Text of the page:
Jon Fishman Talks Phish’s Early Years In New Interview
Phish drummer Jon Fishman discussed the band’s origins and an incident that led Phish to stop covering the Grateful Dead as part of an interview with Maine Cannabis Chronicle. Fish also recalled a meeting with famed author Kurt Vonnegut, his family’s move to Maine and various other topics.
“Two months into being on campus [at the University of Vermont], I was practicing my drums in my dorm room when [Phish guitarist] Trey [Anastasio] walked in and said, ‘Oh my god, it’s you!’ which was funny because I didn’t know him and I didn’t know how he knew me.,” Fishman explained. As Trey recalled during an appearance on Phish Radio, Anastasio spotted Fish on campus during orientation and laughed at the way he looked. “‘That guy doesn’t belong here. At all,’” the guitarist remarked to his friend about Fishman.
The drummer noted Trey grabbed his guitar and short-lived member of Phish Jeff Holdsworth for a jam session. “We just immediately started playing. We never even had any conversations about ‘what kind of music do you like?’” Fish said. “He and our bass player Mike [Gordon] met at the same pole hanging up signs. Mike had signs looking for a band,” the Syracuse native added about how Gordon wound up joining the band.
Fishman told an interesting story about Phish’s decision to stop covering the Grateful Dead:
“I remember the exact moment it happened. We were playing at a venue in Burlington sometime between ‘86 and ‘88; there were probably five people in the room. And there’s this guy. He’s fucking huge, like this bear of a man. The stage was about a foot high and incredibly small. That whole set, regardless of what we were playing, that guy was standing right in front of Trey just screaming, ‘Jerry! Jerry!’ The guy was high and screaming Jerry Garcia’s name in Trey’s face. Trey was so fucking mad.”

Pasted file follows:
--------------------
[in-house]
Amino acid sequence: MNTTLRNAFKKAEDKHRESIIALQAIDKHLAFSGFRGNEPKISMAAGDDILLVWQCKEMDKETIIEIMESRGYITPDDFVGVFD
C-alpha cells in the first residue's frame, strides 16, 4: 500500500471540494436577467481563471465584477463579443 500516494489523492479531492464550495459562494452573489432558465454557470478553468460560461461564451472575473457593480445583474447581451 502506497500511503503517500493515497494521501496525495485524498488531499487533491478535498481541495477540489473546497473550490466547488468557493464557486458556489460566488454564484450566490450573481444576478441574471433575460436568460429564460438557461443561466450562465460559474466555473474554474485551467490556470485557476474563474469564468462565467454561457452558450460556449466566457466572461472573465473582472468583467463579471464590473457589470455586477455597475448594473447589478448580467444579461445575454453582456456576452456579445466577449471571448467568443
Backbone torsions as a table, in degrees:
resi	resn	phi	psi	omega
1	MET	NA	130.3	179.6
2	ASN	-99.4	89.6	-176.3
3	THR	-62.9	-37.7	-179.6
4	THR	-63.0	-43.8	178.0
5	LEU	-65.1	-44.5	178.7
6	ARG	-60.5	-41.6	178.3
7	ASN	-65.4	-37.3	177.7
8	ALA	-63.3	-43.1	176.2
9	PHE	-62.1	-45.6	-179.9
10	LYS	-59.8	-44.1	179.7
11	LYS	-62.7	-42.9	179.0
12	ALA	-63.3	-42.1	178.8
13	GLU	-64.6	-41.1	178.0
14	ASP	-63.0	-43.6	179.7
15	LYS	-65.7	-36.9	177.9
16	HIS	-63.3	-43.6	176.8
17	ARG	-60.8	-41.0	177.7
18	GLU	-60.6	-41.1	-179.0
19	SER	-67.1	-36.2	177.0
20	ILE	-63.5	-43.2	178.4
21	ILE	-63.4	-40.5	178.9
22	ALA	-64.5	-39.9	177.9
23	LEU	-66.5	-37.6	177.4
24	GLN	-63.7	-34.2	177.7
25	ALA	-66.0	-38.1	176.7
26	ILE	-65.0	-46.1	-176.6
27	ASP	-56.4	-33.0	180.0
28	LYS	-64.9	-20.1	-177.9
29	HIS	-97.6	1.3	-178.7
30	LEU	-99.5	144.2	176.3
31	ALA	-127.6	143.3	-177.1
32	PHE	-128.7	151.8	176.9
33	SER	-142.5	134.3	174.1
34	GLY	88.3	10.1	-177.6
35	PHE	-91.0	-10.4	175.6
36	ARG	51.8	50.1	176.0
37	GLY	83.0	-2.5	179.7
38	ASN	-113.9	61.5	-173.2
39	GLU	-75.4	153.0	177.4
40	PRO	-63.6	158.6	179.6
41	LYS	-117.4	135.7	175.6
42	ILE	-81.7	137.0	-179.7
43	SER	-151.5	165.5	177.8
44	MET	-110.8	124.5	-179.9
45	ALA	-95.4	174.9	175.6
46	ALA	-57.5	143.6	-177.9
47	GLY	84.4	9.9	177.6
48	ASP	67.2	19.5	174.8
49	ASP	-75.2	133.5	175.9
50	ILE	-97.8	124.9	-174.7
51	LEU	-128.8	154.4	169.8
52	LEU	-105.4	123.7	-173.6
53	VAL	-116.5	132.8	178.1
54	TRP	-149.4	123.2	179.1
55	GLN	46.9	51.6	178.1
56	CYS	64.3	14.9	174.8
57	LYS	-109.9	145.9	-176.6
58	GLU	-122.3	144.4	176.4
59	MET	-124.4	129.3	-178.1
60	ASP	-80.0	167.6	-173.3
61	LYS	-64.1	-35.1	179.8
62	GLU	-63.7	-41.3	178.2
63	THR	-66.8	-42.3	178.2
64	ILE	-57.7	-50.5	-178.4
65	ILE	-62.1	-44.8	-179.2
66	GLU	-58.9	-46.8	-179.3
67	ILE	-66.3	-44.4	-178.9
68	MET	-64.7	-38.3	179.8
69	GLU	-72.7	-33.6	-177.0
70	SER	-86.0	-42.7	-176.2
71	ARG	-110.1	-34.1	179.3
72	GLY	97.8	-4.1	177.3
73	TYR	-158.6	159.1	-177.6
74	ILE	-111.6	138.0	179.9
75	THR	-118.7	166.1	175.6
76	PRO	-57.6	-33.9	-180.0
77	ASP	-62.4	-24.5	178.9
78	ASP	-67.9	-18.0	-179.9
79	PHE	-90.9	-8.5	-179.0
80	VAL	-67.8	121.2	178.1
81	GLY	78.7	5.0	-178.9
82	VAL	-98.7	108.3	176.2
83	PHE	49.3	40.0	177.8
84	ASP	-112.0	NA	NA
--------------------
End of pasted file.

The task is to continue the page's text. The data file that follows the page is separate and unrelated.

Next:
Jon laughs while recalling the story. “So we get off the stage, and Trey is fuming. He goes ‘That’s it! We are never playing another Grateful Dead song as long as we live. Never.’”
Phish went from the time of the incident Fishman recalled to a 1998 performance of “Terrapin Station” in Virginia Beach without covering the Dead. “It was all in honor of this great musician who we loved, one of the most musical guys who ever lived,” the drummer explained of the decision to cover “Terrapin Station.”
Phish – Terrapin Station Shared by Character Zero
Another story Jon told the interviewer was a meeting he had with Kurt Vonnegut. “I don’t remember much of the conversation because the whole time, I was like ‘Oh my god, oh my god, I’m talking with Kurt Vonnegut’ – I was a total groupie!,” Fishman recalled. “It was a good experience because it put me in the frame of what it must be like for some people when they meet me. I don’t think there’s any big deal about meeting me, but I’ve got to honor the fact that for some people, they’re probably going to have a hard time getting words out, and I need to be nice about that.” Vonnegut went on to create album artwork for Hook, Line & Sinker, a Phish album that didn’t actually exist, upon the request of the Rock & Roll Hall Of Fame.
Head to Maine Cannabis Chronicle for more from Fishman about dealing with fame, how his family wound up in Maine and additional topics.
[H/T – @rphish]